Tue, 28 Sep 2021

LHASA, July 23 (Xinhua) -- Villagers in Kala, southwest China's Tibet Autonomous Region, used to be annoyed when their restful lives were disturbed by trespassers hopping in to savor the quaint peach blossoms around their houses and farms.

Dubbed the "village of peach blossoms," Kala boasts more than 1,200 wild peach trees, with the oldest one being more than 600 years old. The village is surrounded by pink flower blooms in spring.

"About two decades years ago, tourists would sometimes trample on crops to reach the flowers, and villagers used to have quarrels with them," said Penpa, a local village official.

Locals built fences to solve this problem of irksome trespassing. "But the peach blossoms here were so beautiful that tourists were willing to risk climbing over the fence to take photos," Penpa said.

The village committee later figured out a way to make both villagers and tourists happy -- developing tourism. Locals then dismantled the fences and built sightseeing lanes to welcome tourists to enjoy the scenic beauty.

The committee also made arrangements for villagers to sell local products and traditional food to tourists, and collected some environmental protection fees from the visitors.

Thanks to the booming tourism, the earnings of the locals started to increase.

With government support, the local tourism department started to hold the peach blossom festival in Kala in 2002. Over the past two decades, locals there have become wealthier, embracing moderately prosperous lives, while the peach blossoms of the village have gained fame all over the country.

In 2020, the total income of Kala reached more than 11.5 million yuan (about 1.78 million U.S. dollars), with per capita disposable income of the village exceeding 31,000 yuan.

Apart from peach blossoms, the snow-capped mountains and glaciers in remote Tibetan villages have also generated wealth for the locals.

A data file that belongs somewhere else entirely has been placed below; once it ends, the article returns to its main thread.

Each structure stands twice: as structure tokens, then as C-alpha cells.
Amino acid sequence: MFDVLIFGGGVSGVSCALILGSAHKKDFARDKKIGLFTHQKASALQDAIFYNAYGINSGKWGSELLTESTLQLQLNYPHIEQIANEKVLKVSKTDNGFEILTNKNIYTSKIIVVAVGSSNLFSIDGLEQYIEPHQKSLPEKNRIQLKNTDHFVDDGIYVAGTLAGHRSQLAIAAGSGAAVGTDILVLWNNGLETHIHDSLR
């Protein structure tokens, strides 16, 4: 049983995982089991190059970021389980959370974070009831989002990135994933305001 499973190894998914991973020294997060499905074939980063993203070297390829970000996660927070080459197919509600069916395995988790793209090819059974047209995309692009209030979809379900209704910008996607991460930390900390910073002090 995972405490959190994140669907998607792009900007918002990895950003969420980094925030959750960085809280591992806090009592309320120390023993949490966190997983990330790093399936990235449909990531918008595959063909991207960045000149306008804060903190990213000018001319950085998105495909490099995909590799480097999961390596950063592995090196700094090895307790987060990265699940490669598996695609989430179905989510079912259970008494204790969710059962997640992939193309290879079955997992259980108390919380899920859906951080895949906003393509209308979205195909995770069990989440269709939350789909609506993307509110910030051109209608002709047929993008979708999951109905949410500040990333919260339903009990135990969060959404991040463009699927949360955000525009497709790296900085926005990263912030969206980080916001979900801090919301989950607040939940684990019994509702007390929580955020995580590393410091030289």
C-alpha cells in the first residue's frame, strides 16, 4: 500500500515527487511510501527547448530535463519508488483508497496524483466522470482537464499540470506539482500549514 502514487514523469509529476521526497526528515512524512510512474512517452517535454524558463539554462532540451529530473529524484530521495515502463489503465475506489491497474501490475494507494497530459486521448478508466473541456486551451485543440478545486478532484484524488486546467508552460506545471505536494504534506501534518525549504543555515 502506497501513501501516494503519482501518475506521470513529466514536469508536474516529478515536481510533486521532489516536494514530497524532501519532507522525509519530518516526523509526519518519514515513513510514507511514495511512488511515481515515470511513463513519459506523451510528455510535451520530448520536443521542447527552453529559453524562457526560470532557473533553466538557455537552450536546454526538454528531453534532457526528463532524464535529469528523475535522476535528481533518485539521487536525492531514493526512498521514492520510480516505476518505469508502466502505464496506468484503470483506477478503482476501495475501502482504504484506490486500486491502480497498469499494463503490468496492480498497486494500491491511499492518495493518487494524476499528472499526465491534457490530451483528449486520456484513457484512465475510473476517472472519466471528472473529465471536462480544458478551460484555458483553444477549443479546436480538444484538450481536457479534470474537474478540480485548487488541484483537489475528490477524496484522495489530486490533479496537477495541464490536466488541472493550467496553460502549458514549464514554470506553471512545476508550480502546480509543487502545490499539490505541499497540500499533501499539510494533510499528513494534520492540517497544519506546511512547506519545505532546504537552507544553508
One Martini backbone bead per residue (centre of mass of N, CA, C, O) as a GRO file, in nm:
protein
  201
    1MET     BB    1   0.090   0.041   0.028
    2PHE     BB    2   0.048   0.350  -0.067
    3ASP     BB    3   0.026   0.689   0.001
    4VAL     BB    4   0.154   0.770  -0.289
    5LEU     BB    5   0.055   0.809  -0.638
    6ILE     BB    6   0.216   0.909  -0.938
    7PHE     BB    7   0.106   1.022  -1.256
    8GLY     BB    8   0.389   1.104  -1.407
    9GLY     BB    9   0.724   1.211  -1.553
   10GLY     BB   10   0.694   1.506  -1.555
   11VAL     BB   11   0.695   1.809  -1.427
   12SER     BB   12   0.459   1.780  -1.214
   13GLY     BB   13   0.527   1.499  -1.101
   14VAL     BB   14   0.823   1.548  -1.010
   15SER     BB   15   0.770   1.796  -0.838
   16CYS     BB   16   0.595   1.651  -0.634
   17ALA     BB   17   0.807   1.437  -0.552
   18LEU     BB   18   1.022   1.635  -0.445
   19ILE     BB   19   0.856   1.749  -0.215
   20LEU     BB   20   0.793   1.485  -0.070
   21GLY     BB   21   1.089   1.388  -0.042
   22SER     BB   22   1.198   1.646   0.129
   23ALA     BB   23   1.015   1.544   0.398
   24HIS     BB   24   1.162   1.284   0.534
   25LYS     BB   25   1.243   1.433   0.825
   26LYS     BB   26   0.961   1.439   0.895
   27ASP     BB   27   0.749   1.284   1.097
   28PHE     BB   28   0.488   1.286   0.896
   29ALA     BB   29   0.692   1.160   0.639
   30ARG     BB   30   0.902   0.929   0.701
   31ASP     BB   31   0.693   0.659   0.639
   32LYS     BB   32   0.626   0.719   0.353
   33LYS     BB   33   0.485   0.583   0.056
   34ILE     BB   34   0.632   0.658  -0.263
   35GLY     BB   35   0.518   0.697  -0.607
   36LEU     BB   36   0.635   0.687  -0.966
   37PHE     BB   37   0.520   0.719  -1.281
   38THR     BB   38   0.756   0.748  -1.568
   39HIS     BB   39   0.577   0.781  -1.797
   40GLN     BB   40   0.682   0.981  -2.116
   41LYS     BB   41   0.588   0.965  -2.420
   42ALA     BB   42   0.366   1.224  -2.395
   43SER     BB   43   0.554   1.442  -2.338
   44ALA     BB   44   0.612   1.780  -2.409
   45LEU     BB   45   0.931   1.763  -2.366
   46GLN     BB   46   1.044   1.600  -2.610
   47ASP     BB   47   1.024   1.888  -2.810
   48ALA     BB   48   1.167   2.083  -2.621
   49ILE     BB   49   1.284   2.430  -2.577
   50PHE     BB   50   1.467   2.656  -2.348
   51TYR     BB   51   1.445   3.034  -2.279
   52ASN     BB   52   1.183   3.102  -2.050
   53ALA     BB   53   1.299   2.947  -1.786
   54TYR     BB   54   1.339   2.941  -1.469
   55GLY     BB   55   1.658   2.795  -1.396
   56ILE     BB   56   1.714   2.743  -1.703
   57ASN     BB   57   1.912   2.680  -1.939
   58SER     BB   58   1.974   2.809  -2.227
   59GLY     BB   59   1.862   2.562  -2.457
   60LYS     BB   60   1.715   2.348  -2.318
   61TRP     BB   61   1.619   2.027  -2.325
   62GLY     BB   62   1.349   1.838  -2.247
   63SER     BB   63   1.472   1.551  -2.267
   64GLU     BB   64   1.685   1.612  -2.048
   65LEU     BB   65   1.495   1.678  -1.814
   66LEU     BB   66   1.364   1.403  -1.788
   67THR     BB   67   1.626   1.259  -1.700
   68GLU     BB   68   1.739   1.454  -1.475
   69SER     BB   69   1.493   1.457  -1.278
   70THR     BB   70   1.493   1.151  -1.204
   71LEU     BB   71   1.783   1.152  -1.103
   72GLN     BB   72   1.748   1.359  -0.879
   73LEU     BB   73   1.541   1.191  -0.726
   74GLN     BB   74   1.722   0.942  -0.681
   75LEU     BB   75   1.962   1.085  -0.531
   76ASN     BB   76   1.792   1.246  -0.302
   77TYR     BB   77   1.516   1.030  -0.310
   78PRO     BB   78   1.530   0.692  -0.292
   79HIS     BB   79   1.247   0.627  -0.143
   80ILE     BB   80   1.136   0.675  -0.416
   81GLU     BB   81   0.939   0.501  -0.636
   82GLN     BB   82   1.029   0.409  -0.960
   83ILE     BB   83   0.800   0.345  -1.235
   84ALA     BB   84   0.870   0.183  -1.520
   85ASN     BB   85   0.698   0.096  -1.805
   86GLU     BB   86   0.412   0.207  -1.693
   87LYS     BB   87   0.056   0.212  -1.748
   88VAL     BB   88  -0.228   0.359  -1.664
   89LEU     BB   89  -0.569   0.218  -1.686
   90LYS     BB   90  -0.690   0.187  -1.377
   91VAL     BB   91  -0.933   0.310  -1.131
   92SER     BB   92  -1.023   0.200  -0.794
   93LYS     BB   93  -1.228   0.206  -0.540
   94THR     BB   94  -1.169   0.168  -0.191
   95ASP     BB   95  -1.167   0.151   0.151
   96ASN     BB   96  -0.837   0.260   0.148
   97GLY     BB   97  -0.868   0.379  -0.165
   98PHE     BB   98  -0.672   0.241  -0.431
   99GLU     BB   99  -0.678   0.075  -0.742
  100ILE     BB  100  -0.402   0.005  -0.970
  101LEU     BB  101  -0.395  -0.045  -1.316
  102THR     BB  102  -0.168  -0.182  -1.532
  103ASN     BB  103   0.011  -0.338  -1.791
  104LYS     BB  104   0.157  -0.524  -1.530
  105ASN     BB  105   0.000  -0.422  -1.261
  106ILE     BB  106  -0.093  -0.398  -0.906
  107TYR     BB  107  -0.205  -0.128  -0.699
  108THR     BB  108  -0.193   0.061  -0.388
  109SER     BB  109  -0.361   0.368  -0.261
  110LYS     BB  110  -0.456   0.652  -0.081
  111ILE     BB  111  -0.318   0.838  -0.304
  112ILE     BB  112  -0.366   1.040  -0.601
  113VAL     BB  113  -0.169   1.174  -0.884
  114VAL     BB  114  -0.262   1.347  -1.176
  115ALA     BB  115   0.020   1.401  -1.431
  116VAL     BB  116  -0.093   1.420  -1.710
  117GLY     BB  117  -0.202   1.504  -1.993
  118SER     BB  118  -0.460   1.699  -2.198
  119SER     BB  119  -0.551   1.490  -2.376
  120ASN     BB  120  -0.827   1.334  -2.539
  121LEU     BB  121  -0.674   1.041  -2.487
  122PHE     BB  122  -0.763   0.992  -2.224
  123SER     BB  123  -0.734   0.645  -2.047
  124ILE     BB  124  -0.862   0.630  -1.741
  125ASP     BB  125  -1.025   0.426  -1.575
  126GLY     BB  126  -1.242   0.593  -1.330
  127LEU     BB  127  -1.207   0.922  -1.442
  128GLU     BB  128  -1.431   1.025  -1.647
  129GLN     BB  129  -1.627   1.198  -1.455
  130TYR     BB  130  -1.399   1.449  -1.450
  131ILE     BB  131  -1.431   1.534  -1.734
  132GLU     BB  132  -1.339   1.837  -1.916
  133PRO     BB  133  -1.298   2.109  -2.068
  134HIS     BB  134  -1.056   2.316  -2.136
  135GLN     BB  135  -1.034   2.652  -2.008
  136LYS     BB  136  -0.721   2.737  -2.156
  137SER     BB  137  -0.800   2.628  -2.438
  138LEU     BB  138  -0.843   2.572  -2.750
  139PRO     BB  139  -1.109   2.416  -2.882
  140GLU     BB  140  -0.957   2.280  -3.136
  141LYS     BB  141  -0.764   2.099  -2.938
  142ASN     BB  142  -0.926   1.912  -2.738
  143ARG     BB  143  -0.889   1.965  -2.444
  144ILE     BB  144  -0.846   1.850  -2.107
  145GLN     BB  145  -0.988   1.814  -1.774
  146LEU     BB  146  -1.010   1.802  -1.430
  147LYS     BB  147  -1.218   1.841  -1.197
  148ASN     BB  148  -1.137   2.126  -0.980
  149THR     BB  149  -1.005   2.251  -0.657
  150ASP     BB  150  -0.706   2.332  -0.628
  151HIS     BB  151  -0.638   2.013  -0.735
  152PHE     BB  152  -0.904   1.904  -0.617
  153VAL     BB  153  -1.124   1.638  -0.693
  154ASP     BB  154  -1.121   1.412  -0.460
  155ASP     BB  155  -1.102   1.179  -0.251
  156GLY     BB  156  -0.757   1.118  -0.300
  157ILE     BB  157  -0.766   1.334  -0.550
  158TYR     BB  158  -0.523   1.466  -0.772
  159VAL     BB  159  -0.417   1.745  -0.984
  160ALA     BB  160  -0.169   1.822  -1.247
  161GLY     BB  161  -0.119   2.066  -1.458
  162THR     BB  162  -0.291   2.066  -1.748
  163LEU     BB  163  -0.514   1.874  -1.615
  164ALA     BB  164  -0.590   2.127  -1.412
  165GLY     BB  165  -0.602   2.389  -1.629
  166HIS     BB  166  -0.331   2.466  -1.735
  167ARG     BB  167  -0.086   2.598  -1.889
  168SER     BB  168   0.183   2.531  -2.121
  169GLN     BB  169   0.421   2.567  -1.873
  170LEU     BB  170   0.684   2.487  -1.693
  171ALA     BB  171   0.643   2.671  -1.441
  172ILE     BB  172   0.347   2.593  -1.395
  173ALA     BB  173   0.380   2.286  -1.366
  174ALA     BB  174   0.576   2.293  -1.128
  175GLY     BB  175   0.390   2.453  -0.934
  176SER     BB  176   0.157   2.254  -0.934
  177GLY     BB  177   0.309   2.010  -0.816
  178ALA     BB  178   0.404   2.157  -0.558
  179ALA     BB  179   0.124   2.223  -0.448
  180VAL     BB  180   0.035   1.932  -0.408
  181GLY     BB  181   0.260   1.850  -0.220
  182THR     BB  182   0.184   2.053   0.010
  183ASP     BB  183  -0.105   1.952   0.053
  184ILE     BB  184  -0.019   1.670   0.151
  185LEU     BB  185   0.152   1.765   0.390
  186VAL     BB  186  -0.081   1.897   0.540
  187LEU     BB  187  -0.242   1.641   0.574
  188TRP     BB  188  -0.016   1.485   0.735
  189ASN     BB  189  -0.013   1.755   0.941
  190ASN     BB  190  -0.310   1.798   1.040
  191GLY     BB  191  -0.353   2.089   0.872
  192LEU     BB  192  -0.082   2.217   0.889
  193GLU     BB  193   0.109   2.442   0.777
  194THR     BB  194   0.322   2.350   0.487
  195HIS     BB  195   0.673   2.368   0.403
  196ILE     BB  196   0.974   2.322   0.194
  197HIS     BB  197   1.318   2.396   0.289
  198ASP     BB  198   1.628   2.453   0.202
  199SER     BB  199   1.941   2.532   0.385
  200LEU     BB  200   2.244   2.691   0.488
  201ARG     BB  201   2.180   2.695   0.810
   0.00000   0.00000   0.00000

Norbu runs a homestay in Sursum Village, Mainling County. It is located at the foot of Mount Namjagbarwa, the highest mountain in Nyingchi, a prefecture-level city, situated 7,782 meters above sea level.

Norbu, who was once reeling under poverty, took a loan of 500,000 yuan in 2017 to transform his Tibetan-style residence into a homestay. Offering a picturesque sight of the snowy mountains and glaciers, Norbu's homestay became very popular. He also sells local products such as matsutake and caterpillar fungus to tourists.

"I paid off the loan and shook off poverty. Now I live a well-off life with other villagers," Norbu said.

The Bomi County, home to the largest glacier group on the Qinghai-Tibet Plateau, with over 2,000 glaciers found, has seized the business opportunity.

The county has created a sightseeing route traveling across glaciers. It has witnessed more than 100,000 tourists annually over the past several years.

The county has adopted a series of strict measures to protect the glaciers and block human interference while helping locals get the benefits from tourism development.

Tibet received 1.8 million tourists from home and abroad in 2005, one year ahead of the opening of the Qinghai-Tibet railway. It saw more than 35 million tourists in 2020 despite the impact of COVID-19.

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